Blocks are so tough because I don’t think you ever get the same block twice. Anything you learn in fighting through a block is only really applicable to those circumstances, so the next time you get one you try all the old tricks and you’re still stuck. I don’t find I lack for ideas as much as whole complete things. I have lots of ideas for endings of stories, or beginnings of stories, or a set of three pages together, or something like that, but it’s so rare that a thing comes out that has an ending that you just know how to build towards and it fits your format and everything. I think that’s a big part of where I like to start, is asking what is the format good at. Books are good at certain kind of stories and moments, film has it’s own tools. Sometimes the qualities these things have inherently, like a page turn or a cover, or the gutter between pages, can suggest a story, or at least how one might be constructed.
You write and illustrate your own books, but also illustrate for other authors. What’s the difference between these two, in terms of the way you work? For instance, do you enjoy more freedom of creativity when doing both writing and illustrating on your own?
When you have an idea that you like, getting to see it through is the greatest thing. There’s nothing like it, and I’ve been really lucky to get to do it. But when you don’t have an idea, it’s such a huge load off to get someone else’s thing that you can connect to and find ideas in and there’s known quantities already and your job is to kind of solve the problem rather than conjure something out of nothing. I’ve been really pleasantly surprised how much of myself I can find in doing other people’s stories—it’s a really enjoyable process.
Can you describe your work process of creating picture books?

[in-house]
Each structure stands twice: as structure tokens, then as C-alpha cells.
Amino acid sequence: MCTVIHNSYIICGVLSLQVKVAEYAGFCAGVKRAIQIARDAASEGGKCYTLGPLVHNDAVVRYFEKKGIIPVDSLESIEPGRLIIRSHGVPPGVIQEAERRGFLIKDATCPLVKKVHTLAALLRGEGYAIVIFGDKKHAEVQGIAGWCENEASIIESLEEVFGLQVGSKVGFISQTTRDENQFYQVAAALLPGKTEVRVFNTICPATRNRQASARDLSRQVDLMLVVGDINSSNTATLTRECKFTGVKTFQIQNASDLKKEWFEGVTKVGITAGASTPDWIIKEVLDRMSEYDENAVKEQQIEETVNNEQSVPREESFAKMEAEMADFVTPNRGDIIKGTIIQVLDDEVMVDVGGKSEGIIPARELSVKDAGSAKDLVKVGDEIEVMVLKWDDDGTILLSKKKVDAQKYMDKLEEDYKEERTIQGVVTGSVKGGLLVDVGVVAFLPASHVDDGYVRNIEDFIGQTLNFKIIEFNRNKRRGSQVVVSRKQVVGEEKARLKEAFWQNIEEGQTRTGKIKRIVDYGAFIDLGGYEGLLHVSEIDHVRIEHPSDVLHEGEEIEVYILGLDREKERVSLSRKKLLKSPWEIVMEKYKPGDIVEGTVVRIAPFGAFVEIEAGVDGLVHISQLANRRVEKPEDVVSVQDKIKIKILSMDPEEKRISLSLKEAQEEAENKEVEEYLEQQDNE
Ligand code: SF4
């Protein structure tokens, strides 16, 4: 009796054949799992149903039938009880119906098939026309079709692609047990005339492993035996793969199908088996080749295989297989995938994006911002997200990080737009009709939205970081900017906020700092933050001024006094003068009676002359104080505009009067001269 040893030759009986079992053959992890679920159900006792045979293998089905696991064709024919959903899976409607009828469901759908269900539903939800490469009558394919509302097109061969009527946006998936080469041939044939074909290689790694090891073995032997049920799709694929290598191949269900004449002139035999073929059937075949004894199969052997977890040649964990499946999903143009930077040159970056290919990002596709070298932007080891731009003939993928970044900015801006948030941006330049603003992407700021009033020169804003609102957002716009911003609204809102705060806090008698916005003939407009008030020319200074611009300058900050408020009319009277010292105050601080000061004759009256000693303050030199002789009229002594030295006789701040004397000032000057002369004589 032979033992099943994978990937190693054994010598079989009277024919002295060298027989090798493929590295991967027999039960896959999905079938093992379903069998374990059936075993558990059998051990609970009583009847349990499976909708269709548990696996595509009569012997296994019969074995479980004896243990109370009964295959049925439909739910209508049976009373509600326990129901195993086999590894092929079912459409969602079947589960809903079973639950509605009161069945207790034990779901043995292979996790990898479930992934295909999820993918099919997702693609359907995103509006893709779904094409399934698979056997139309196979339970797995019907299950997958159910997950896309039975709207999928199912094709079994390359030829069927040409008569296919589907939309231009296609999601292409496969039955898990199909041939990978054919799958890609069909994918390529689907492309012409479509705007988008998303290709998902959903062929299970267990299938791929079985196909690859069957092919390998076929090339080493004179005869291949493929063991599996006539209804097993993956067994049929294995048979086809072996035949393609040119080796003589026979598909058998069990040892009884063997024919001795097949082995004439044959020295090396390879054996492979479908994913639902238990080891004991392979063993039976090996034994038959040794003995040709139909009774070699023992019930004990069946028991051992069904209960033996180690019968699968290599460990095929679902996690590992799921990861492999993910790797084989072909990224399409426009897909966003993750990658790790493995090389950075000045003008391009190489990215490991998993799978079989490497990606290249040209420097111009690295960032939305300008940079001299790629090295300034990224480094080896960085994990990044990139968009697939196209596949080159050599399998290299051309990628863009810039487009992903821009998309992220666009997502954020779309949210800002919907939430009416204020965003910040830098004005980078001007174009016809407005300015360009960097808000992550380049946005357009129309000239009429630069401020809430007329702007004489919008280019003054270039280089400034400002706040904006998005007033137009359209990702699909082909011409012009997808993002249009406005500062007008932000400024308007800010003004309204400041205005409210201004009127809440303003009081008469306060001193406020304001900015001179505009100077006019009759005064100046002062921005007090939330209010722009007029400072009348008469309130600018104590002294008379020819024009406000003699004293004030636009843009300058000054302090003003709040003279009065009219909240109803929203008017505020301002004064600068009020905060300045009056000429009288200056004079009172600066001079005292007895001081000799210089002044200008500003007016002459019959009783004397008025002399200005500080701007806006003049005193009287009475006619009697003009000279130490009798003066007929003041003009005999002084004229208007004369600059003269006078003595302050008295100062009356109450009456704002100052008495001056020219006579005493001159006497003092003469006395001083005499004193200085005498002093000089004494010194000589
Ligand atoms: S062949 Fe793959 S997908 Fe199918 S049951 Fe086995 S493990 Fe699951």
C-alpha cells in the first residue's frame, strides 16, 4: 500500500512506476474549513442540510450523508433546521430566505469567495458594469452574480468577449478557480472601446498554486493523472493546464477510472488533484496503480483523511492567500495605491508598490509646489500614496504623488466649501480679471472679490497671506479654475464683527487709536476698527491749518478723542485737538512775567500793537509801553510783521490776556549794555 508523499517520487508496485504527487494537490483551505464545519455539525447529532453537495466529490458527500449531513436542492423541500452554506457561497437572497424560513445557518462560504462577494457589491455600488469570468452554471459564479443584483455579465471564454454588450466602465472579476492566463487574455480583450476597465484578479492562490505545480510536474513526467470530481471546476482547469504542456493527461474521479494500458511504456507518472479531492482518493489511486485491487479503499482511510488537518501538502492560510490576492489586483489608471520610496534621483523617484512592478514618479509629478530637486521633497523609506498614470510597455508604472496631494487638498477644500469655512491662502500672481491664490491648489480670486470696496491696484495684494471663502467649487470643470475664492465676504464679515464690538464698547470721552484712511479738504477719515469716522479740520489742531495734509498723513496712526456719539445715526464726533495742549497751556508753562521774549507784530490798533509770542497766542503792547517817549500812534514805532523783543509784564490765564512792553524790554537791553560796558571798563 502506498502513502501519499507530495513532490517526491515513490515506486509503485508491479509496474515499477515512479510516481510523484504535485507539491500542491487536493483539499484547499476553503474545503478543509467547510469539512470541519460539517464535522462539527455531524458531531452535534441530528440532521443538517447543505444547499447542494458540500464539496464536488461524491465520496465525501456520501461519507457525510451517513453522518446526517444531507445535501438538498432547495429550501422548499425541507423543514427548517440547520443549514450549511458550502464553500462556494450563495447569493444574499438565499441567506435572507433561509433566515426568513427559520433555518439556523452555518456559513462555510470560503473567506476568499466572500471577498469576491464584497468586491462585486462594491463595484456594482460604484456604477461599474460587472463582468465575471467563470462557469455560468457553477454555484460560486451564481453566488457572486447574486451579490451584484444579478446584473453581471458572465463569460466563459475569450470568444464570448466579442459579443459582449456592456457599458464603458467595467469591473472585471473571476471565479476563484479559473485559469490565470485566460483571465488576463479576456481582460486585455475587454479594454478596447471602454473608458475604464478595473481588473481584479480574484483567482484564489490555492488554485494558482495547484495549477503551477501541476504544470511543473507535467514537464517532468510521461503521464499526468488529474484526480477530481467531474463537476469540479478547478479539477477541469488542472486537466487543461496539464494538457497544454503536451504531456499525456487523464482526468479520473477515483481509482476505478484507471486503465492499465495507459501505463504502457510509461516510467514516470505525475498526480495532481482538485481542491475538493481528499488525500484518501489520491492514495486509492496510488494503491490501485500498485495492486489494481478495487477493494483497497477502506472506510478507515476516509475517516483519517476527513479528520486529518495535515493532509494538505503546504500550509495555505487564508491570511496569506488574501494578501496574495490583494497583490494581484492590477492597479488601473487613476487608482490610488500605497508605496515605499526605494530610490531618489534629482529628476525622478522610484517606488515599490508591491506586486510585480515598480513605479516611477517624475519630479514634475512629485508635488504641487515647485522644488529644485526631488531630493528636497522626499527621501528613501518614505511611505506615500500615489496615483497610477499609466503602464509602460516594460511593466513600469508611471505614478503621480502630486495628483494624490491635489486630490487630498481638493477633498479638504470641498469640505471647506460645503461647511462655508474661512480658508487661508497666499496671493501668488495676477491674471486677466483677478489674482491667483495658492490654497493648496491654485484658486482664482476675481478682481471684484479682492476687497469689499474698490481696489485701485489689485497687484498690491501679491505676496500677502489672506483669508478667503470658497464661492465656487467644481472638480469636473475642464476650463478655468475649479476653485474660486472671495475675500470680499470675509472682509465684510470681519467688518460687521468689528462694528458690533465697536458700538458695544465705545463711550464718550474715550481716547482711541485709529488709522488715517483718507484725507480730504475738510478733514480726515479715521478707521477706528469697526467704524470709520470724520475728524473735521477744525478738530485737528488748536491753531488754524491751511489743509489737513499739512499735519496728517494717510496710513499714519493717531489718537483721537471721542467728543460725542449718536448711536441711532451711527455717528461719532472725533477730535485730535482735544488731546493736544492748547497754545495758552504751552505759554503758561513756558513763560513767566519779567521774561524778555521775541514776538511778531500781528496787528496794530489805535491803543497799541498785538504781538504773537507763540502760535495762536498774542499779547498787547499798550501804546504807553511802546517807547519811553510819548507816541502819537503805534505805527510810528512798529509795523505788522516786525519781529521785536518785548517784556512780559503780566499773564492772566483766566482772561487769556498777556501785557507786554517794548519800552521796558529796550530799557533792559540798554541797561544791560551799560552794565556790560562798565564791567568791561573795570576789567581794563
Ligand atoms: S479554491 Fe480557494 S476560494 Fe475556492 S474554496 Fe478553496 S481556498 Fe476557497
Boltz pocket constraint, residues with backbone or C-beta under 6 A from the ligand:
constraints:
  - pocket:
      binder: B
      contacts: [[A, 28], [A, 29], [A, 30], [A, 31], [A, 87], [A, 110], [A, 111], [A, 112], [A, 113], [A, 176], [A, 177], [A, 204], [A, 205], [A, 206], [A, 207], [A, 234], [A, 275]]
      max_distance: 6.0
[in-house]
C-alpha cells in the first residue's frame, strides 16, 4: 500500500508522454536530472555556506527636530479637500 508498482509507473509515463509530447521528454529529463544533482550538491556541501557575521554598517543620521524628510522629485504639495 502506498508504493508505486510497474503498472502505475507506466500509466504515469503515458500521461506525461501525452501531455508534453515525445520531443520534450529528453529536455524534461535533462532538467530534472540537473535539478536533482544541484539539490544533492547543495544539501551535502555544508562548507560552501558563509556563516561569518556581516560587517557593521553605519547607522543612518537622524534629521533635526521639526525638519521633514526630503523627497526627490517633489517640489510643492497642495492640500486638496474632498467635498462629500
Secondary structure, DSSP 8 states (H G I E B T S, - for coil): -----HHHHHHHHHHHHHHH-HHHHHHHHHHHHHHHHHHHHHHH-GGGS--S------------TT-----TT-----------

I always start just writing. I might have a few visuals in mind, but it has to work in the writing stage before i feel good about drawing anything. You break your own heart too often otherwise by drawings things that won’t ultimately have a home. I don’t find I can work on a story for a long time, either. If it’s not working pretty well from the outset, I have a hard time opening the hood and figuring out what the problem is. I love sharpening up an already sharp idea, when there’s reasons for things and an ending that you are building to, but if a story is just sort of flopping around for a few days, i usually just let it go and start fresh. Once there is a good sharp one, I get into the roughs pretty quickly, because that can change your thinking on a lot of things. The roughs stage usually goes through 3 or 4 drafts before it’s close to done, and the finals take about the same amount of time. I usually pick a spread that has a lot going on and try and figure out what the rules for making the pictures are going to be, and this can take a long time. It might take just as long to figure out that first spread as the rest of the pages take altogether. The medium for the pictures I try and keep relatively simple, and tied to whatever the tone of the book is going to be, and I always try and have a very clear plan for how the text is going to be laid out. I don’t like it when the text looks like it’s just forced itself into a little corner somewhere. I have an easier time relaxing in making the picture if I know the text has a home already.